Chick-fil-A management may live in accordance with an abiding faith, but Shake Shack certainly conduct their business driven by a well thought-through expansion strategy. Their strategy, it must be noted, only works if they have faith that for some reason their burgers, fries, and shakes will appeal to a certain demographic, one that fancies itself as more into food, or better informed as to where the really good food is, than the average person.
One’s reminded of Steve Rubell, owner of New York City’s famous late-70s disco Studio 54, and his highly exclusive door policy. Legend has it that there were nights where the club itself had six paying customers in it, while literally hundreds clamored outside to get in (of course, Mark Zuckerberg, in a different way used a similar strategy in the slow roll out of Facebook). Scarcity creates demand, as does exclusivity.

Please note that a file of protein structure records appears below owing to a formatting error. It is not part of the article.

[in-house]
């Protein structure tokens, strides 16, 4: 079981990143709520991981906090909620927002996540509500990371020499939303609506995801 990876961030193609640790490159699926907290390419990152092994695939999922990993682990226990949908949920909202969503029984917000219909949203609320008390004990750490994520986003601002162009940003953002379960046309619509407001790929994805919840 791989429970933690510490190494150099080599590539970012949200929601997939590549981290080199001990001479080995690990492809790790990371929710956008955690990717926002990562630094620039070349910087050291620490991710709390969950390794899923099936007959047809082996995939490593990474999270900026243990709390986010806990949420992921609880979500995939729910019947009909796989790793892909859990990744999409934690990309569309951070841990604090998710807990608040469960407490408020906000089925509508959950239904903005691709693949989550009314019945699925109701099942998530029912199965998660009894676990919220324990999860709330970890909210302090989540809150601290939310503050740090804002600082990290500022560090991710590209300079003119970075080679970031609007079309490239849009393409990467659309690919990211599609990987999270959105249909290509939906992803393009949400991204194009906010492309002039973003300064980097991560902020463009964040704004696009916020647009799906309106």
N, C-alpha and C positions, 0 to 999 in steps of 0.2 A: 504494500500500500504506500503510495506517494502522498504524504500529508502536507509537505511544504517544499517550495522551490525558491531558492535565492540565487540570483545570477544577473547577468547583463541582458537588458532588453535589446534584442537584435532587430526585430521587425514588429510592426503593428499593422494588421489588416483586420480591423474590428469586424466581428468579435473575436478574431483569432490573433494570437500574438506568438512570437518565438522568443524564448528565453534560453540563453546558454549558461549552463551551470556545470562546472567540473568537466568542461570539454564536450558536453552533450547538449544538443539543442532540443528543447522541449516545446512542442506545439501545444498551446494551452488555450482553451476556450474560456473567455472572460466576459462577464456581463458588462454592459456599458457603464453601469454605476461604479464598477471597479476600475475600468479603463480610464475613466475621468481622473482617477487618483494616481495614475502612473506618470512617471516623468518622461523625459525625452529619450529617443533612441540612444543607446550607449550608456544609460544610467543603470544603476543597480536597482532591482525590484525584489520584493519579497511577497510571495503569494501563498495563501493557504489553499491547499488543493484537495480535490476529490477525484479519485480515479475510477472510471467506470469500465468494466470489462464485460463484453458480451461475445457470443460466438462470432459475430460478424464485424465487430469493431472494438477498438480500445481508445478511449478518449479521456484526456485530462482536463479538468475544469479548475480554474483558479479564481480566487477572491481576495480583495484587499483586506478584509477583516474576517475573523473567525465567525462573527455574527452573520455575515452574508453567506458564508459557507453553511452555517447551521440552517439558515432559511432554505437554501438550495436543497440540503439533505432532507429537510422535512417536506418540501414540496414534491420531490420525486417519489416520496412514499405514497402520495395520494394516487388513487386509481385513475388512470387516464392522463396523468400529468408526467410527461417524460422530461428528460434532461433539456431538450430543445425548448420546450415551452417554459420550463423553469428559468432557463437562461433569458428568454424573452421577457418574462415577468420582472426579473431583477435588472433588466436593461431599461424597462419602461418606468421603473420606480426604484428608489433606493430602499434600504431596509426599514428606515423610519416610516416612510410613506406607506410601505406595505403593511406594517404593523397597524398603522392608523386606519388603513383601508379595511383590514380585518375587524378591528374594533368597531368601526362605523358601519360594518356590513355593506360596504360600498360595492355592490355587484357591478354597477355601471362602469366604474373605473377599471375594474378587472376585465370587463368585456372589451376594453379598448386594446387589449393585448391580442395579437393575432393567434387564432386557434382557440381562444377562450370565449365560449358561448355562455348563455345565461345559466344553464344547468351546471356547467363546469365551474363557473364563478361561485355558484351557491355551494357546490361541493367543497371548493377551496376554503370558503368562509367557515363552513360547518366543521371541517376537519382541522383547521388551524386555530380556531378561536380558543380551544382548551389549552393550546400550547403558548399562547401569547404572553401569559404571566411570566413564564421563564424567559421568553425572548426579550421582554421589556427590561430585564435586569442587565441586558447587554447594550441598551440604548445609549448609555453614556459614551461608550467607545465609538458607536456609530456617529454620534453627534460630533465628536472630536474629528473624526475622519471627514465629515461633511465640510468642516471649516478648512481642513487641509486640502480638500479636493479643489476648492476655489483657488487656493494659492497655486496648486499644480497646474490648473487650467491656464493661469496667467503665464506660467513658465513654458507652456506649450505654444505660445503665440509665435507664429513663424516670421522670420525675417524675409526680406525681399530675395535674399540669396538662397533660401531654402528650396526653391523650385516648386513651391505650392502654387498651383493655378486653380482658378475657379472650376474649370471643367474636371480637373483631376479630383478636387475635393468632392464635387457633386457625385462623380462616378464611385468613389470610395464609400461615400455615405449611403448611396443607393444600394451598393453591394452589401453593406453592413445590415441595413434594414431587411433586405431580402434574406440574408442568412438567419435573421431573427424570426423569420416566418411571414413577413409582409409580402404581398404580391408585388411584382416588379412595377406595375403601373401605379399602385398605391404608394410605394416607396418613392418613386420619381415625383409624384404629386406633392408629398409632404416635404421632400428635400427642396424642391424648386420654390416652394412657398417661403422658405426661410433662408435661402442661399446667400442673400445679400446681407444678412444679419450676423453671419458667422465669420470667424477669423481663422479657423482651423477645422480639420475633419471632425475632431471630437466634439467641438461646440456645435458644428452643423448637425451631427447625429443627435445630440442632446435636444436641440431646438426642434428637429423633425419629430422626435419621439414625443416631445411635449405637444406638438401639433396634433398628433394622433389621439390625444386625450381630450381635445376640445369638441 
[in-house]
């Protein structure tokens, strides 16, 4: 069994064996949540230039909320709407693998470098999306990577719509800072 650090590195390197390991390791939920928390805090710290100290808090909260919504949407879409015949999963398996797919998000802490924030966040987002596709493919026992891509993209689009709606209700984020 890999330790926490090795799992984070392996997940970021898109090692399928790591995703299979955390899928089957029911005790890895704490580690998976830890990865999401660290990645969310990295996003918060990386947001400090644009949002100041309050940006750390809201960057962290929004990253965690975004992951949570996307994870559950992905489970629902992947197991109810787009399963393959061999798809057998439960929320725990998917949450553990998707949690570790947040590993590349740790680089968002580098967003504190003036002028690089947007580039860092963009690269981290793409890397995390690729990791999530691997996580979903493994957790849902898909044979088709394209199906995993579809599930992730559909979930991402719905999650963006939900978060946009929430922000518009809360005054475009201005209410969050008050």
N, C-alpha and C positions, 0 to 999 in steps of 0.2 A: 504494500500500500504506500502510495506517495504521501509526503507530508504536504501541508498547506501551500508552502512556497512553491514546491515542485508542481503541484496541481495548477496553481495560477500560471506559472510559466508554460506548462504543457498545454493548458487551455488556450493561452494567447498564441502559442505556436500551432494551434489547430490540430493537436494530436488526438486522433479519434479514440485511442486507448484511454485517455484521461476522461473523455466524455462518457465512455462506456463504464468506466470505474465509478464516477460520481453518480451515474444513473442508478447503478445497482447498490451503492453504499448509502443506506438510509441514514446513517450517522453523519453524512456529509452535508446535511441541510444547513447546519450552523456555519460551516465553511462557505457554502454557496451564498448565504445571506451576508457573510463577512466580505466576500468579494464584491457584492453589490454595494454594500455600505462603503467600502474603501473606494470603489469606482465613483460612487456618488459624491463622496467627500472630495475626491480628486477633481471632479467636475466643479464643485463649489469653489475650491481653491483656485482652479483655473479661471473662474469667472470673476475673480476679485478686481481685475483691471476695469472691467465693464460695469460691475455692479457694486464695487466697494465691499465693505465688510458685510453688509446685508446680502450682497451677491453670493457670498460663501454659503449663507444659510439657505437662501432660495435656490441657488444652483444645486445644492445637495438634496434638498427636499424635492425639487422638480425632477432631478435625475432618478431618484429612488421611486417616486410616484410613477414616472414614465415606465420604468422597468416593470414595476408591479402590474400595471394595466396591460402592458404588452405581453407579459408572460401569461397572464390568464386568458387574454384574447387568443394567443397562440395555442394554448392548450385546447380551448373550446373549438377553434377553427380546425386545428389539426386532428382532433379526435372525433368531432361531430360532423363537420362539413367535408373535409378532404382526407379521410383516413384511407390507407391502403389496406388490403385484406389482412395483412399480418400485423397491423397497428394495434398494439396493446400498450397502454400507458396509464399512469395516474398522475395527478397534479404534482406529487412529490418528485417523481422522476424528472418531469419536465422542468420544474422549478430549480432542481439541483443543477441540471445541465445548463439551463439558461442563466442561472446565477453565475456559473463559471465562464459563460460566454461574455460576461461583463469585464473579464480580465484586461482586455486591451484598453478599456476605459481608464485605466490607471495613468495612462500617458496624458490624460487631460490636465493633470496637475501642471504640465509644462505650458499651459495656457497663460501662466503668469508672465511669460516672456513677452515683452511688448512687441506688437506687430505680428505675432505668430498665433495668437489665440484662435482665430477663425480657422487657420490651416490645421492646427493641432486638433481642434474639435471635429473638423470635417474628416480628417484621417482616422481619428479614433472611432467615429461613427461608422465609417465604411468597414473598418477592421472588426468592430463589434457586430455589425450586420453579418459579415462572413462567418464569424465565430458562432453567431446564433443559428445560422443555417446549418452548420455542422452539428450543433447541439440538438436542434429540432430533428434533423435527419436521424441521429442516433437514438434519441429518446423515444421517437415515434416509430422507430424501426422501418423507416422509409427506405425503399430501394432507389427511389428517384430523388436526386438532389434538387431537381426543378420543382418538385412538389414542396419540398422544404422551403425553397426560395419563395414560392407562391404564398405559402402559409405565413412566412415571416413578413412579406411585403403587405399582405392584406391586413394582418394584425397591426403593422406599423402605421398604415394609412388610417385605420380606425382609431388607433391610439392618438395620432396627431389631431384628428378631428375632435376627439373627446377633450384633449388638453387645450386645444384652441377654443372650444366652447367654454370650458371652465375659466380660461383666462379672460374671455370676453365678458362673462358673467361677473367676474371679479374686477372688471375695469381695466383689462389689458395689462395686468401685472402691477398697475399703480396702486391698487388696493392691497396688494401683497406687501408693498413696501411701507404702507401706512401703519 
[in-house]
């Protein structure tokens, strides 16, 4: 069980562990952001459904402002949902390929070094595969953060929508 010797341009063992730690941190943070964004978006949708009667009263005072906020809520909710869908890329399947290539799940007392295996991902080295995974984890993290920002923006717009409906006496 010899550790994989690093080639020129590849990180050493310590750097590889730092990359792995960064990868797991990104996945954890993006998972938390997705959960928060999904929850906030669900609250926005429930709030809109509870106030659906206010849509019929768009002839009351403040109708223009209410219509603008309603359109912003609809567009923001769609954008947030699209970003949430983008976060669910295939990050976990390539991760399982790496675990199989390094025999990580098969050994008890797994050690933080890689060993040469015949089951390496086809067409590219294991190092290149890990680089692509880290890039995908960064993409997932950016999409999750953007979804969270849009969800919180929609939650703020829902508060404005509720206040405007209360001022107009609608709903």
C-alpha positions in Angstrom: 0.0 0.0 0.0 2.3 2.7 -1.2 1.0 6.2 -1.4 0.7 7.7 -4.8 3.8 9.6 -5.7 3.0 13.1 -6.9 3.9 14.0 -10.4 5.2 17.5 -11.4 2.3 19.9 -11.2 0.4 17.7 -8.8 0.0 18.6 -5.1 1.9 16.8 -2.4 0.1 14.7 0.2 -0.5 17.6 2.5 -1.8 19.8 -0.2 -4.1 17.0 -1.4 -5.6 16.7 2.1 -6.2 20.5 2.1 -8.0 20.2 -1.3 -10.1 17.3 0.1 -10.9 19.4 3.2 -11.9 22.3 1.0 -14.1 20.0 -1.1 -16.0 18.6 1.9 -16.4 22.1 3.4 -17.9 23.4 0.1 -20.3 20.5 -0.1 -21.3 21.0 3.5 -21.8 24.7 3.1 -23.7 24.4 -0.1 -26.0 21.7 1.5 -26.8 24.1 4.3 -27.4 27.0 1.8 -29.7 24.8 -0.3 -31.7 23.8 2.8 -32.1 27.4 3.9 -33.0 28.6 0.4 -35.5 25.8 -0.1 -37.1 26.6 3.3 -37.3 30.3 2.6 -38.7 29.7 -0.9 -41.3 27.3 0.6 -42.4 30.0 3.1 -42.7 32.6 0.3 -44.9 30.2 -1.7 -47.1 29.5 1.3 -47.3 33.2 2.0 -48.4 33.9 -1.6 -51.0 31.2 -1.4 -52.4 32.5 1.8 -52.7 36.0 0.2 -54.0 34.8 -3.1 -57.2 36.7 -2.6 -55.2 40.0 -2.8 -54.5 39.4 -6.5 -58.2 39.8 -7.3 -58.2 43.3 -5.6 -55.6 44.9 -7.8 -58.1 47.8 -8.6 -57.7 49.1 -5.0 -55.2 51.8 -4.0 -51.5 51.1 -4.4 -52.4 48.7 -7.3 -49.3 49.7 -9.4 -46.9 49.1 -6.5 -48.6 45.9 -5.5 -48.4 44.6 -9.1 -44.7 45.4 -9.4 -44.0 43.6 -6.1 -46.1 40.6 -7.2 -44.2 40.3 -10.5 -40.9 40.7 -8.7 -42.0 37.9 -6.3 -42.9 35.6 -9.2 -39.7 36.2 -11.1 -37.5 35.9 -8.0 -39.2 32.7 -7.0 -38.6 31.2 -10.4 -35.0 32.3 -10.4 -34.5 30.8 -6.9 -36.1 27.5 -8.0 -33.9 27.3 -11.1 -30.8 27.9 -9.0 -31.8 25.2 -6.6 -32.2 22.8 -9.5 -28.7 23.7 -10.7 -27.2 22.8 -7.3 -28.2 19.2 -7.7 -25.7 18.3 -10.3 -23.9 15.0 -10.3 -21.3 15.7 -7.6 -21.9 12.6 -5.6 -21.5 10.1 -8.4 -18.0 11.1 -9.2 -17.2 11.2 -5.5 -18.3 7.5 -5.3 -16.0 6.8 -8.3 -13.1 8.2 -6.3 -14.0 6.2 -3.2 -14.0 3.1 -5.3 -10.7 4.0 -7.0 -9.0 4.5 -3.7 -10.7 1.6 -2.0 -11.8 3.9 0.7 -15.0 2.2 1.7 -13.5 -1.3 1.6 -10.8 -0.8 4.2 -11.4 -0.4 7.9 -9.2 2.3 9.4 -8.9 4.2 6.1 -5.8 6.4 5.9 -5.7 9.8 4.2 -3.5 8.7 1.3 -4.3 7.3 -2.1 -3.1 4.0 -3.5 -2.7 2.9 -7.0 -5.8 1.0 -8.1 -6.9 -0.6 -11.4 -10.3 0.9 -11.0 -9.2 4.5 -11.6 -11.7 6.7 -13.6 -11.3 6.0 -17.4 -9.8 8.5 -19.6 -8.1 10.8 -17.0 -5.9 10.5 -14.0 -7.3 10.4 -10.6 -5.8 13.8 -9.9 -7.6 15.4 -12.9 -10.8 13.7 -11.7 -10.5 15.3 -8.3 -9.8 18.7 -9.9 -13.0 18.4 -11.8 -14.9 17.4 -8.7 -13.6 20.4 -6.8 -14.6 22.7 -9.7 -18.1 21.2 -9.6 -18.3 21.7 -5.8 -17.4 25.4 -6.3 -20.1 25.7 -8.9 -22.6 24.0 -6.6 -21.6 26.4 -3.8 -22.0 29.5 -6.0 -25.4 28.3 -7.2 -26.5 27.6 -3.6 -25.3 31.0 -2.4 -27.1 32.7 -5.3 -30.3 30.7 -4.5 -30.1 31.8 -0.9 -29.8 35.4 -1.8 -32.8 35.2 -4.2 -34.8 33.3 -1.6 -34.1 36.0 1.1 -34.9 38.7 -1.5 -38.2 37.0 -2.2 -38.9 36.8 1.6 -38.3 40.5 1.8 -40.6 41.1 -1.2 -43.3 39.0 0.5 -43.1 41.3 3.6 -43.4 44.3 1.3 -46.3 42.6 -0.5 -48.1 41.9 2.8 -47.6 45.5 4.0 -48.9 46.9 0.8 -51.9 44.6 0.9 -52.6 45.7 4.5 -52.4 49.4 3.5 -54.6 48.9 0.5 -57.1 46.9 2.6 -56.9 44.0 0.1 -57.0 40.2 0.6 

Just how into food is the Shake Shack audience anyway? Their TV viewing habits suggest quite heavily, but let’s dig deeper.
Let’s see what social influencers the Shackers are following on the web (“social influencers,” can be anyone, but what we mean are those with large social audiences, whose content is frequently shared, and so forth).
TOP TEN SOCIAL INFLUENCERS AMONG SHAKE SHACK’S FANS BY PERCENTAGE
Well, look at that? Righ off the bat, we have a certain Mr. Bourdain at number one. If we’d been taking bets, we’d have had a difficult time finding somene who would bet against that. A certain Mr. Flay is lower down the list, as is a Mr. Batali, which is obviously worthy of note, and two Clintons and a Colbert again confirm a narrative.
But right now we’re not culture warring, we’re trying to determine the depth and breadth of food dedication.
So, let’s sort these influencers by “multiple.”
TOP TEN SOCIAL INFLUENCERS AMONG SHAKE SHACK’S FANS BY PERCENTAGE
Woah! That even took us by surprise. Now we’re talking! All ten entries, food related.